Cold War Camera Research Workshop

Mexico City, Feb. 13–14, 2015

A two-day meeting of scholars from multiple disciples and across the Americas to further develop ideas on the visual mediation of the “other cold war,” with an emphasis on the connections and disconnections between photographs of the global south. Our participants convened over the course of two days to workshop papers for an upcoming book volume. As part of this event, we visited the Tlatelolco Museum, which honours the student movement and commemorates the 1968 massacre.

Photo by Daniel Hernández-Salazar

Workshop participants.


Tlatelolco Musuem projects a new vision of the Black Panther Party's peacock salute.

Mug shots of the students arrested at Tlatelolco 68


By the time the athletes arrived for the 1968 Olympic Games, the movement had been all but crushed. It is unlikely that the Black Panther Party's iconic upraised fist, which was an inspiration for the student movement's defiance of authority, was made in awareness of the violence that had just unfolded.

Pausing before an arresting display at the Tlatelolco Museum in Mexico City.


Guatemala City and Antigua, Guatemala Feb. 20-22, 2014

In collaboration with local partners, this conference brought researchers based in Canada, the U.S., Latin America, and Europe, together to explore the transnational dimensions of Cold War visual culture from multi-disciplinary perspectives. This intense, three-day event kicked off with a deeply moving “Sites of Memory” tour, coordinated by internationally renowned photographer and activist Daniel Hernández Salazar. The tour featured visits to: The Bone Laboratory and the DNA Laboratory, both coordinated by the Fundación de Antropología Forense de Guatemala; the Museum of Martyrs; the National Police Historical Archive; and the Catholic Church Human Rights Bureau, the body that coordinated the 1998 report, Guatemala: Nunca Más. These institutions are playing a vital role in the excavation and preservation of Guatemala’s Cold War histories; they are also sites where, as we learned, international visitors can play pivotal roles as witnesses. In fact, the aim of locating the conference in one of the early and overlooked sites of Cold War intervention and opening with a field trip to Guatemala’s “Sites of Memory” was precisely to ground the notion of transnational inquiry: to frame our discussions of the meaning of the global determinants of social, cultural and economic forces by inviting our international collaborators “to stand in the place”, as Toni Morrison puts it.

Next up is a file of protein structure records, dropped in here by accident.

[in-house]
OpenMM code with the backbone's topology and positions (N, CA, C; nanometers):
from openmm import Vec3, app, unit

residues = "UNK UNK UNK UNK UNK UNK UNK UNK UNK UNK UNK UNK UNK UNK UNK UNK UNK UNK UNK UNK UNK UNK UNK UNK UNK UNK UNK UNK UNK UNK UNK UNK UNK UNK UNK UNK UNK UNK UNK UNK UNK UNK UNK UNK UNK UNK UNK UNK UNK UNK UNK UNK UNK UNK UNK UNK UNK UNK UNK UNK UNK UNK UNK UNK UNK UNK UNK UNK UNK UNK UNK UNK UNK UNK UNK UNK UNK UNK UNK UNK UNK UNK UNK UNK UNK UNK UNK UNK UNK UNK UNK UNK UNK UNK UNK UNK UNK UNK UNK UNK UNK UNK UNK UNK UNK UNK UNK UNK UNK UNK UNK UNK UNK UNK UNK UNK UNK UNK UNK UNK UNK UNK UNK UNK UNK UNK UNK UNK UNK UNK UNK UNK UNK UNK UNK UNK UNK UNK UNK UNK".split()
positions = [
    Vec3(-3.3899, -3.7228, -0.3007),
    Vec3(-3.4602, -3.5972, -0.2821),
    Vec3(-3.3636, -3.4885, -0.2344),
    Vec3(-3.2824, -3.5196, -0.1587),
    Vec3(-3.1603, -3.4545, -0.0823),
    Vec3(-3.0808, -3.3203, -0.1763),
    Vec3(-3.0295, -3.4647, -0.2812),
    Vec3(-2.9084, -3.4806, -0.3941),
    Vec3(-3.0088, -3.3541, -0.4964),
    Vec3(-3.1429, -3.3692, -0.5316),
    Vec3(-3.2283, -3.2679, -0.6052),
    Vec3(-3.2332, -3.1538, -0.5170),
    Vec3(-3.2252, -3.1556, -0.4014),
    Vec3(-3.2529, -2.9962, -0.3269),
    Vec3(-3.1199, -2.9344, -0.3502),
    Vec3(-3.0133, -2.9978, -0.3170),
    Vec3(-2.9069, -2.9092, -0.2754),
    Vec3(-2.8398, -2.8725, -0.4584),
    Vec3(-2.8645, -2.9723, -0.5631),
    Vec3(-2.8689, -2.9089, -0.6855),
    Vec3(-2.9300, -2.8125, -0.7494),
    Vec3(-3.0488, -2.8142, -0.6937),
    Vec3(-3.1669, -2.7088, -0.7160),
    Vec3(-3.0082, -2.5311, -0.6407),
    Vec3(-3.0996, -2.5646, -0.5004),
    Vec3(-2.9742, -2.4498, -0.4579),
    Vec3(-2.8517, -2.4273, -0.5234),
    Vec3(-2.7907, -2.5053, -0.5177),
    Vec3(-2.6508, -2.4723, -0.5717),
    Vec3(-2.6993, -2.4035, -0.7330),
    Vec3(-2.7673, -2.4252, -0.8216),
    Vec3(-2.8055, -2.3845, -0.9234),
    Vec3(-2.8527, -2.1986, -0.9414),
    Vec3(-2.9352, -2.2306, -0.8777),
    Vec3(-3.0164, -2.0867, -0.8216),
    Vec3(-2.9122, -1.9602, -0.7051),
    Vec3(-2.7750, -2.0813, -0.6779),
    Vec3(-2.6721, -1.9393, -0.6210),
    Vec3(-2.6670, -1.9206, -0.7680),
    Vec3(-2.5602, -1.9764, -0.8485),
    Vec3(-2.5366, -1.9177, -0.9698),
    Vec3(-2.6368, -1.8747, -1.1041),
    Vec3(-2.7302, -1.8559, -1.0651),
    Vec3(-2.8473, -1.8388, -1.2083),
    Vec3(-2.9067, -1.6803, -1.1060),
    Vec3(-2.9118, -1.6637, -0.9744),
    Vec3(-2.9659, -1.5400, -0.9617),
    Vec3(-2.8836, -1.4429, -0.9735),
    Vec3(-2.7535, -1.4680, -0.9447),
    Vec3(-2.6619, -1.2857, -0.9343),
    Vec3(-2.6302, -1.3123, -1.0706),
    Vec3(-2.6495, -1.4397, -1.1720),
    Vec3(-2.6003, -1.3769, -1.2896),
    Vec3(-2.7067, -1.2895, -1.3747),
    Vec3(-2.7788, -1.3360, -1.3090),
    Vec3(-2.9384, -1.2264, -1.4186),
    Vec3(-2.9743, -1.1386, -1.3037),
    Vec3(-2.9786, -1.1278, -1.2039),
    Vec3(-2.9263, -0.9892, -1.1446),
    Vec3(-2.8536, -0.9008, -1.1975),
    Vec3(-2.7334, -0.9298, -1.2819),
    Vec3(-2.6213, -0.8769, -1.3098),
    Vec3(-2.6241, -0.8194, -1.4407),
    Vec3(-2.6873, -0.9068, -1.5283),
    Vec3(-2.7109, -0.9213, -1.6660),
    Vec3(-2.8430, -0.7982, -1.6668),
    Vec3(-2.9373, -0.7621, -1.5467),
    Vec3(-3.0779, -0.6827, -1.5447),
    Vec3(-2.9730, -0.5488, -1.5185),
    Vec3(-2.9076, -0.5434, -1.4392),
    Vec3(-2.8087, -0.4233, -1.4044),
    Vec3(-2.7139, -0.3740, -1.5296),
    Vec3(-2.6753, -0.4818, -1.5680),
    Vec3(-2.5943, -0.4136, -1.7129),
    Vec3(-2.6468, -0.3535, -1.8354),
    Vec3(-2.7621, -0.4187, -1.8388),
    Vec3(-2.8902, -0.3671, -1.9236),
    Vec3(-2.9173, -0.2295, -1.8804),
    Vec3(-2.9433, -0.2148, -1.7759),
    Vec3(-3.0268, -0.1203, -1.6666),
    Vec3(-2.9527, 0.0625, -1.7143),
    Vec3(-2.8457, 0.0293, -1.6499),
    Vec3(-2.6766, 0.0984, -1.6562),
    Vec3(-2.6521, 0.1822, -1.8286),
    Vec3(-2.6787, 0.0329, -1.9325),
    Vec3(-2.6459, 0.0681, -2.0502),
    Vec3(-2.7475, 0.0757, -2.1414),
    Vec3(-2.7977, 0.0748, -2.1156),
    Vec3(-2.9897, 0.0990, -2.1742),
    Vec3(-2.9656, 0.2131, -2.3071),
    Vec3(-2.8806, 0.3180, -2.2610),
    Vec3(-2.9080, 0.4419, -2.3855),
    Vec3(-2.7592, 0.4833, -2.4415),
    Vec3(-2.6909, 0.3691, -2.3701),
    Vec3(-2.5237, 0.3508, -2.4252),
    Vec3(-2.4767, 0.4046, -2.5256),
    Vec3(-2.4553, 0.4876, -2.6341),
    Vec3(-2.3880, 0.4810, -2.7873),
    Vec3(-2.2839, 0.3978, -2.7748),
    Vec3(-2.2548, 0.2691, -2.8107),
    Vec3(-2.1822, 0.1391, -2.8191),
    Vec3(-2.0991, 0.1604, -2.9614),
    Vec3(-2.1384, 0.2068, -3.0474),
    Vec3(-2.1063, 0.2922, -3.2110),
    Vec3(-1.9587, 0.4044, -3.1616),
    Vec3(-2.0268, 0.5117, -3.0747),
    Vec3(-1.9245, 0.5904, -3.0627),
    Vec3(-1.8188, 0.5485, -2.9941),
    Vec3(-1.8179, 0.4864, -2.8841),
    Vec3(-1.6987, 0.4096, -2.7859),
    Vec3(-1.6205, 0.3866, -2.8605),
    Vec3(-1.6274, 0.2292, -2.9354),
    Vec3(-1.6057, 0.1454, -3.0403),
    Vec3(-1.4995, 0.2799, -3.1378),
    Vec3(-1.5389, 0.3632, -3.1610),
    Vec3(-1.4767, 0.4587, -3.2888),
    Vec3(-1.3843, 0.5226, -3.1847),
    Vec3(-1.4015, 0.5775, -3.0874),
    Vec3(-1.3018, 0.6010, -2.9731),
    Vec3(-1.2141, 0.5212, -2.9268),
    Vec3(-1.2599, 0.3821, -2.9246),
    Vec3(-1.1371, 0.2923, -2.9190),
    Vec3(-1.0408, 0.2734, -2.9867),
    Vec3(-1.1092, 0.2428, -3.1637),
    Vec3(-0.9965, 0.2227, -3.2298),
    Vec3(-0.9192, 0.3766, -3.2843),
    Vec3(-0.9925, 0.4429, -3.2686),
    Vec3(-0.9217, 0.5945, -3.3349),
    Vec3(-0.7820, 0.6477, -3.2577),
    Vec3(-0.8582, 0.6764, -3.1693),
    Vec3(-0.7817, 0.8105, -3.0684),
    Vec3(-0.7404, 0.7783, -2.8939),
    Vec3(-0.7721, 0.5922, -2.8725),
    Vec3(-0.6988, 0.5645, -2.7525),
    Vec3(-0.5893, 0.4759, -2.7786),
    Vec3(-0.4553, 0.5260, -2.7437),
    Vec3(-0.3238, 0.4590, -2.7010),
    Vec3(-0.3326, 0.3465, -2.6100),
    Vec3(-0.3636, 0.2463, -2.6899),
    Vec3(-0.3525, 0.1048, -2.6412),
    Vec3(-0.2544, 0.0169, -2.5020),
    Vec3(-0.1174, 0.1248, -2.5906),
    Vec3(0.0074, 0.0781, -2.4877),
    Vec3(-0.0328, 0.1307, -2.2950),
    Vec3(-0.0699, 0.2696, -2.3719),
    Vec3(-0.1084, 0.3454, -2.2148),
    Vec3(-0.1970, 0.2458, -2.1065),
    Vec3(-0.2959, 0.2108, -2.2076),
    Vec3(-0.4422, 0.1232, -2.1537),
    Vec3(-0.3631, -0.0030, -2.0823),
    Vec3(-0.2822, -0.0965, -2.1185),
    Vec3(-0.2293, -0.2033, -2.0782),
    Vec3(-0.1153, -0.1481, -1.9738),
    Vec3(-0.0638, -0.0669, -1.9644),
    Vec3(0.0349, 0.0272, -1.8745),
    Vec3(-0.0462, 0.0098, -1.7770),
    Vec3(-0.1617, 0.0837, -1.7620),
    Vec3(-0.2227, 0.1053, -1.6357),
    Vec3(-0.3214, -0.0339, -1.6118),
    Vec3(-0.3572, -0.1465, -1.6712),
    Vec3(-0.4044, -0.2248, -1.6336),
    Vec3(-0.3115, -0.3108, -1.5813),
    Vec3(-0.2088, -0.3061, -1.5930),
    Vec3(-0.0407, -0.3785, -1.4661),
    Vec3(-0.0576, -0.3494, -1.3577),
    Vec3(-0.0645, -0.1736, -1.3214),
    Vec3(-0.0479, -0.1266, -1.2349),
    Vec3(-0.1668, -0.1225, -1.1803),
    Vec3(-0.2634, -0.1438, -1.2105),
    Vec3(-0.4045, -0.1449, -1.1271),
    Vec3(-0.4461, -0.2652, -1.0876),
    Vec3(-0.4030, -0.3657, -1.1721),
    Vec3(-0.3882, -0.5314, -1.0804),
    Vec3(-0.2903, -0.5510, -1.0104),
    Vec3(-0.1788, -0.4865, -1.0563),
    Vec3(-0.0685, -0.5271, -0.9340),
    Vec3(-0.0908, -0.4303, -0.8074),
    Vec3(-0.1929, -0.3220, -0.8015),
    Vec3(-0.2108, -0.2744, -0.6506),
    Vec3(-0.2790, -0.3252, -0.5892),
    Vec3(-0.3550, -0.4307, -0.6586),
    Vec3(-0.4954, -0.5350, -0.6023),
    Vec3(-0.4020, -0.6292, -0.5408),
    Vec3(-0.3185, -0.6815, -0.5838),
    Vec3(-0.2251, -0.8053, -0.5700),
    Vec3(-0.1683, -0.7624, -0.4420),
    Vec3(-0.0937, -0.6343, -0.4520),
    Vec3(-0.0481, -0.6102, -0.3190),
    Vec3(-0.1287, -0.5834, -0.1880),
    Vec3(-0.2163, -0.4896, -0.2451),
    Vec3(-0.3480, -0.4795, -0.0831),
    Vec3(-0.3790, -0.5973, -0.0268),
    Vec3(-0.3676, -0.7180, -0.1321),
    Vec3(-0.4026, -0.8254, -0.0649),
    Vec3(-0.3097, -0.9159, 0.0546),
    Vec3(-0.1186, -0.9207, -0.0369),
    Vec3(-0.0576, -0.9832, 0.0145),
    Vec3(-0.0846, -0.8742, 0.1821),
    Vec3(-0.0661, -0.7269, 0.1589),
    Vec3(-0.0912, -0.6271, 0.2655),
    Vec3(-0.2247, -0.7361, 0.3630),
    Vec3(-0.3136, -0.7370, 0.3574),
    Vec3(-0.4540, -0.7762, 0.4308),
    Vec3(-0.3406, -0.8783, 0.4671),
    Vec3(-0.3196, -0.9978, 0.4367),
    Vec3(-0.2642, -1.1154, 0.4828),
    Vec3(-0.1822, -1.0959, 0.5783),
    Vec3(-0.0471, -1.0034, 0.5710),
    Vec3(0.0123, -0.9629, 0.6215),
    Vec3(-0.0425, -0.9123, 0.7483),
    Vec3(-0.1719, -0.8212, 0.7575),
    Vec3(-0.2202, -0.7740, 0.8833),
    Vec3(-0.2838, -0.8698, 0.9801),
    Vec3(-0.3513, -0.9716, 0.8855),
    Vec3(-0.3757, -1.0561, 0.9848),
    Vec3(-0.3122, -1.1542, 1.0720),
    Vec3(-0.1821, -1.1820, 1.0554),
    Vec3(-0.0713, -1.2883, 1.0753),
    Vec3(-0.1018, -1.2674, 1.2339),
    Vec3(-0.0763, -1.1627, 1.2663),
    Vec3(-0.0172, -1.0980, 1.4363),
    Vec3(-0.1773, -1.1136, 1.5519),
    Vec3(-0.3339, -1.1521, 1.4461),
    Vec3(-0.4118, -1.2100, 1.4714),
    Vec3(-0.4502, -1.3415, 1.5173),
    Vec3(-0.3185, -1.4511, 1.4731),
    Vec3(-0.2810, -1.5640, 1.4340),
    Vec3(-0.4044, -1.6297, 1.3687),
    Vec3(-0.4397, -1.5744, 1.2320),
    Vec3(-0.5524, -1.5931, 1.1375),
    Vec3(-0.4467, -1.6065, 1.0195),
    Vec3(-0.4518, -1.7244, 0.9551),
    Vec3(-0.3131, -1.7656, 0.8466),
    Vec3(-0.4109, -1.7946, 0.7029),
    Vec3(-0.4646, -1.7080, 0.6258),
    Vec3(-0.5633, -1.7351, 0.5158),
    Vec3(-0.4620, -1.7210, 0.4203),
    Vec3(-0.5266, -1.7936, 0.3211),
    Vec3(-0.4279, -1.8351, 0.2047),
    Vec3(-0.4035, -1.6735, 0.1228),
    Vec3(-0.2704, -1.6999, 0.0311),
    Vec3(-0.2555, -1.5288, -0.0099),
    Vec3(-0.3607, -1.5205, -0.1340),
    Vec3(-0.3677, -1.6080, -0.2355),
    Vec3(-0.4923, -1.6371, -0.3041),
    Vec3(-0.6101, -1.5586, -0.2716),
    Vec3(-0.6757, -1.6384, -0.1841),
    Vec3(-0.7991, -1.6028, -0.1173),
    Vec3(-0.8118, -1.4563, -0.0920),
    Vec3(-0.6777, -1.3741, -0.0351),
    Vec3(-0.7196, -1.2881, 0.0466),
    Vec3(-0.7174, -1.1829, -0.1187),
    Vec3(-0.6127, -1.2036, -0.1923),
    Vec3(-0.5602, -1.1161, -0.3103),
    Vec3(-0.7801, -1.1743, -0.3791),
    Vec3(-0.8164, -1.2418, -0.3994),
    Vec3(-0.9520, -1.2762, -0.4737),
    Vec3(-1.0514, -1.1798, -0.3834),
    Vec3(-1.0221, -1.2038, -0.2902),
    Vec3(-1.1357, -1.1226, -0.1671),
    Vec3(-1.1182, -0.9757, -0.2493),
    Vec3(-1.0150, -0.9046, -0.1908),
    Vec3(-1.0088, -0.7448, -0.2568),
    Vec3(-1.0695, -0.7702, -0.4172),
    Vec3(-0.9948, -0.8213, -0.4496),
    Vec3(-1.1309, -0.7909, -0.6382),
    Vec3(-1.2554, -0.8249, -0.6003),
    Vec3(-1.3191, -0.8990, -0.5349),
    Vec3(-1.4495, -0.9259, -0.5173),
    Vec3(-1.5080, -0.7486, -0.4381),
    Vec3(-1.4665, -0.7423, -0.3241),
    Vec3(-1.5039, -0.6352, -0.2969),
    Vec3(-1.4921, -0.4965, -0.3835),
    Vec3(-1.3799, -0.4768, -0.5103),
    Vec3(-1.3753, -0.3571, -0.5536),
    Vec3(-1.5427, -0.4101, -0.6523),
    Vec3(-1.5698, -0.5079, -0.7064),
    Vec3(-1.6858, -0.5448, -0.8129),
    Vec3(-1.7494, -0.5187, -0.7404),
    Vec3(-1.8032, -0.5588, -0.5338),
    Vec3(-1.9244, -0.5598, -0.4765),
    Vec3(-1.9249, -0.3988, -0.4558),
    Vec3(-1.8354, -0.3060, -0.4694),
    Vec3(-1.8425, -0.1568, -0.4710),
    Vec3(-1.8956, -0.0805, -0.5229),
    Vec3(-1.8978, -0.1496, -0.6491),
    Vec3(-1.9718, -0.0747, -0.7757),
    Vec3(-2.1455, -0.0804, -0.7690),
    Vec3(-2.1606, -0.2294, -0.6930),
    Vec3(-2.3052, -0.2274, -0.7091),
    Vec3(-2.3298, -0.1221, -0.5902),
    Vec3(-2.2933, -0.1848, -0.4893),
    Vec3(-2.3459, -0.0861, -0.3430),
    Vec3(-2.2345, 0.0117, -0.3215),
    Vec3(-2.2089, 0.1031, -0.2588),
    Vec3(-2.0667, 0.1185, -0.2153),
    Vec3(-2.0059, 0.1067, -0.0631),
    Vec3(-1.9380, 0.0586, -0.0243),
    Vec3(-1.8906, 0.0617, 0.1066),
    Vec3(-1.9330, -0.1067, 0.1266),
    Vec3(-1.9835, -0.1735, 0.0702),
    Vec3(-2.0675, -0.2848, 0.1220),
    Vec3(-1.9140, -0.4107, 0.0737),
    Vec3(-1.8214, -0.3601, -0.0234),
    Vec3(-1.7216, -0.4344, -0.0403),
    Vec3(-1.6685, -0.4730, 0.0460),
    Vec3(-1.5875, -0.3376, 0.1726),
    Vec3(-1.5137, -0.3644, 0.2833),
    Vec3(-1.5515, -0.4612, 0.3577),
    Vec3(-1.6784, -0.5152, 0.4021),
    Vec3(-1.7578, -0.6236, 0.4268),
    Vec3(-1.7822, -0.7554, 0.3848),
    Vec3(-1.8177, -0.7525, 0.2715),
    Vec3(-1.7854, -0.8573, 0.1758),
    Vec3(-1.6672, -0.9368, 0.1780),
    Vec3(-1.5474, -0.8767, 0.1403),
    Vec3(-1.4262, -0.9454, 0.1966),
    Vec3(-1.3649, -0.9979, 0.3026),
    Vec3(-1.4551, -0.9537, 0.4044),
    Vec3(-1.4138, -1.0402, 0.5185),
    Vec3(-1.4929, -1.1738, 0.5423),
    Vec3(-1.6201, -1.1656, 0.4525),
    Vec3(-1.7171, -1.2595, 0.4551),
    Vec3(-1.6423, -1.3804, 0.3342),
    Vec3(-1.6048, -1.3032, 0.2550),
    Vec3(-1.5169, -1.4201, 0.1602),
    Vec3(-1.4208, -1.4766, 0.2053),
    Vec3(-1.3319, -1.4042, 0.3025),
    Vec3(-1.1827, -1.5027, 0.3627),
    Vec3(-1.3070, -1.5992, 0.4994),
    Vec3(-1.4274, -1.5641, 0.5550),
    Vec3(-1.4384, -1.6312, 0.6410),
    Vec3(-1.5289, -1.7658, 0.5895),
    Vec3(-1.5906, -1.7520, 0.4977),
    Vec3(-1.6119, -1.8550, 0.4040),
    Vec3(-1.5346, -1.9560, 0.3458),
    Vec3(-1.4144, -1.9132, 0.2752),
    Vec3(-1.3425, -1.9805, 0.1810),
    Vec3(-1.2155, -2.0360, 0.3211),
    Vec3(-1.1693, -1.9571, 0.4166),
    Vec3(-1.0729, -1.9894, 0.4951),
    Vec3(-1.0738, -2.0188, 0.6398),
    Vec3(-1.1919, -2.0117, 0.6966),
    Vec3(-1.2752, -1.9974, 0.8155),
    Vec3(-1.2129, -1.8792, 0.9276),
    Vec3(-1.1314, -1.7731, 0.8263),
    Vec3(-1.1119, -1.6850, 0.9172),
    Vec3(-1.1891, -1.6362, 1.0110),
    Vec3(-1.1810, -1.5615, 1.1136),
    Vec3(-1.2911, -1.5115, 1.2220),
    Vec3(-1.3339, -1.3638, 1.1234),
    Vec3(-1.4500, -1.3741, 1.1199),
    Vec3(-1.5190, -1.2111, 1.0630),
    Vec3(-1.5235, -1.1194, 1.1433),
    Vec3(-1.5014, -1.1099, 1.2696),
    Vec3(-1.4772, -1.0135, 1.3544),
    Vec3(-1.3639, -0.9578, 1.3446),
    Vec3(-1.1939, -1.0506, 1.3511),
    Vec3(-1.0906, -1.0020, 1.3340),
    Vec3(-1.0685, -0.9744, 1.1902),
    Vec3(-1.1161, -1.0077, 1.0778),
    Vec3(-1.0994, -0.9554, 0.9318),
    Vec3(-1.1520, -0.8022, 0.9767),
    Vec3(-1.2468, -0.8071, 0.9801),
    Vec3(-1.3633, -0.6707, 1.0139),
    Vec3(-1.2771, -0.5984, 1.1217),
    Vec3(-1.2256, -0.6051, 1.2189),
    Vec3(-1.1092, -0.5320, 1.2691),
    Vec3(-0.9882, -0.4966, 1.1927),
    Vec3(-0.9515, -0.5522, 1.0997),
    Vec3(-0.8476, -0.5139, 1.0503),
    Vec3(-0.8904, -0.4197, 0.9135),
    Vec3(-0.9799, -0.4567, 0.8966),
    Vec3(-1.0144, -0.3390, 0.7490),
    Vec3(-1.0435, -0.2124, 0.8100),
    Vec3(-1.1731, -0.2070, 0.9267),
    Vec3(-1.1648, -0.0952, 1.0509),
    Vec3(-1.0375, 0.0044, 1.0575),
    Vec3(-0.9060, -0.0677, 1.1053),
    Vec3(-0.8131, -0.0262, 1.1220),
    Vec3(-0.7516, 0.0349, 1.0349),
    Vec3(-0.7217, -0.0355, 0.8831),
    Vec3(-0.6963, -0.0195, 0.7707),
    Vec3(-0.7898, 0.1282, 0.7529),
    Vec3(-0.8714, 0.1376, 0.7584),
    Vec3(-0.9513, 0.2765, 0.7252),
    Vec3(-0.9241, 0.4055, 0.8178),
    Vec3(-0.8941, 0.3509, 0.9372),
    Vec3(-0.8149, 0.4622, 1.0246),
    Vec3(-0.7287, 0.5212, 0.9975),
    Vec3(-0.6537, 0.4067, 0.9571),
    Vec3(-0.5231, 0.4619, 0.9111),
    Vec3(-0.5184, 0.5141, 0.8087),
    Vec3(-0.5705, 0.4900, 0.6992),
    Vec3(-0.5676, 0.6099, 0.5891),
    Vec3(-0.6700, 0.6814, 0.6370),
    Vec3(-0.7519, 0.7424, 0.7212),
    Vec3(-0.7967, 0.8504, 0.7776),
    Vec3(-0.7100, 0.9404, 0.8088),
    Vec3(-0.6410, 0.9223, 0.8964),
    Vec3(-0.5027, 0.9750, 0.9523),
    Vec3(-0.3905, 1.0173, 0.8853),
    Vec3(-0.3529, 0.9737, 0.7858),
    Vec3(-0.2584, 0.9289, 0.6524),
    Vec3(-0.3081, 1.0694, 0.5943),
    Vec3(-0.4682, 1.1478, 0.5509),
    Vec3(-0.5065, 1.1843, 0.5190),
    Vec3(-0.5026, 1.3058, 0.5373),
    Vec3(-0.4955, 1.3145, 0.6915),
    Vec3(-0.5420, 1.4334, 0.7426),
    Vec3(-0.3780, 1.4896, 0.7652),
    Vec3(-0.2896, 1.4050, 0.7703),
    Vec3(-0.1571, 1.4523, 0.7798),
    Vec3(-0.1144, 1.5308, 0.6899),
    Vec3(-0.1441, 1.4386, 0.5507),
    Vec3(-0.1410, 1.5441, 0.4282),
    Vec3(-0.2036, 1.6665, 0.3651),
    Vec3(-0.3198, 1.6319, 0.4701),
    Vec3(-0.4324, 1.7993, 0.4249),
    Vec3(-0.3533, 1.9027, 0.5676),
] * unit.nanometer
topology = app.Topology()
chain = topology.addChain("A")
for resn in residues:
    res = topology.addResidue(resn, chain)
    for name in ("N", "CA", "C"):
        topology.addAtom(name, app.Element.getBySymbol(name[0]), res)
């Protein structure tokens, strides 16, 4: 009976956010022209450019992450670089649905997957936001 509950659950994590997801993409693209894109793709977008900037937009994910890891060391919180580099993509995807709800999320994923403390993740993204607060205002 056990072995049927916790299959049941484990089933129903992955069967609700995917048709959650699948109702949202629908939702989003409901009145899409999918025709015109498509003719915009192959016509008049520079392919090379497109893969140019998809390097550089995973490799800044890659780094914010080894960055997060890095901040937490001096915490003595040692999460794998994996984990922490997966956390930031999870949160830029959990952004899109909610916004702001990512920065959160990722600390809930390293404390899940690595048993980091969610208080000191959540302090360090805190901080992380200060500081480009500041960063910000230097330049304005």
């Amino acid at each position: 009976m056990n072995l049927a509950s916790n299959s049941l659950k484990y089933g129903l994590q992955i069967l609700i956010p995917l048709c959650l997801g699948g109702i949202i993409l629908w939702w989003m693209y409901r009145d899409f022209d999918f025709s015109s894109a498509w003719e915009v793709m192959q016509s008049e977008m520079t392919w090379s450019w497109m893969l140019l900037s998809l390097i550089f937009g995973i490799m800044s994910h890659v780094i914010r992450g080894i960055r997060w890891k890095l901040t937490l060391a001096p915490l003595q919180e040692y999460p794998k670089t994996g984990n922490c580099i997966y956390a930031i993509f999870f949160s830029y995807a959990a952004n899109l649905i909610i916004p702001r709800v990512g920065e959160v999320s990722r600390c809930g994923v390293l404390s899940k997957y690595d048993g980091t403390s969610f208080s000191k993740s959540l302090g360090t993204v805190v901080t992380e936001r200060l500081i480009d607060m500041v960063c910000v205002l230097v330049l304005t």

The program [PDF file] included provocative plenary presentations by Ariella Azoulay and Nicholas Mirzoeff, and consisted of four panels that explored such themes as: photography’s role in hot zones of conflict located in the global south; the politics of aesthetics; transcultural exchange; and archiving memory. Part of the event was held at CiRMA, our local partner, which also co-organized a digital exhibition and graciously hosted a welcome reception for conference participants and local photographers. The conference engaged with community activists and coverage on Guatemalan television and among online journalists.